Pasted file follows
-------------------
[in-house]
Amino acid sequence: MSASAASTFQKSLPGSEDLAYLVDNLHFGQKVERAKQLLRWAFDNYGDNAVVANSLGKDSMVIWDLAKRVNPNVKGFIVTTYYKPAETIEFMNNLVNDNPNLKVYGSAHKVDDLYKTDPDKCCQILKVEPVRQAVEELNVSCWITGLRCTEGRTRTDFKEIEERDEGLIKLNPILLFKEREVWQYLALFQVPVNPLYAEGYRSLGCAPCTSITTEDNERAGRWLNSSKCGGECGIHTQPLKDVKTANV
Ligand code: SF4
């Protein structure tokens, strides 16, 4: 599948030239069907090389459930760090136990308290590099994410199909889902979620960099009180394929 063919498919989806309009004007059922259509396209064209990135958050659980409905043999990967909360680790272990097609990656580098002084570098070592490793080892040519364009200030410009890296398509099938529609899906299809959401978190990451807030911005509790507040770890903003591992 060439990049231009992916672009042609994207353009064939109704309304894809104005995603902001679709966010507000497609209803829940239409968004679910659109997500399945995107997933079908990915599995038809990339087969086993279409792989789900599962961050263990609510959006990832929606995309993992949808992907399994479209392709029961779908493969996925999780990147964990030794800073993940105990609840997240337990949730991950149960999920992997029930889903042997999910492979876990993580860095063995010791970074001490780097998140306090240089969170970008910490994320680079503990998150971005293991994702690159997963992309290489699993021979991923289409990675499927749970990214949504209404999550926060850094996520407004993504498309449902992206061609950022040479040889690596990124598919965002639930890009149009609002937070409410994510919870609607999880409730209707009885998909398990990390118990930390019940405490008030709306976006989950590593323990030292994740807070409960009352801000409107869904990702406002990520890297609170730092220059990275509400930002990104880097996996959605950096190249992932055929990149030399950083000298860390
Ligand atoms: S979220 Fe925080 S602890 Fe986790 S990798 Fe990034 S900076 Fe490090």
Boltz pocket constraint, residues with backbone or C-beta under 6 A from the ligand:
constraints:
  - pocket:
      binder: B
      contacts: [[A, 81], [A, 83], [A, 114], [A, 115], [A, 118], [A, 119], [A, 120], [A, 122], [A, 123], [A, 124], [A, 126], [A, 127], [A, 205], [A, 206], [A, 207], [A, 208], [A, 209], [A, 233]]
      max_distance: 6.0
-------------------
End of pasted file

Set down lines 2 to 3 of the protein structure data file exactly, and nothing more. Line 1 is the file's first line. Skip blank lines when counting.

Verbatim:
Amino acid sequence: MSASAASTFQKSLPGSEDLAYLVDNLHFGQKVERAKQLLRWAFDNYGDNAVVANSLGKDSMVIWDLAKRVNPNVKGFIVTTYYKPAETIEFMNNLVNDNPNLKVYGSAHKVDDLYKTDPDKCCQILKVEPVRQAVEELNVSCWITGLRCTEGRTRTDFKEIEERDEGLIKLNPILLFKEREVWQYLALFQVPVNPLYAEGYRSLGCAPCTSITTEDNERAGRWLNSSKCGGECGIHTQPLKDVKTANV
Ligand code: SF4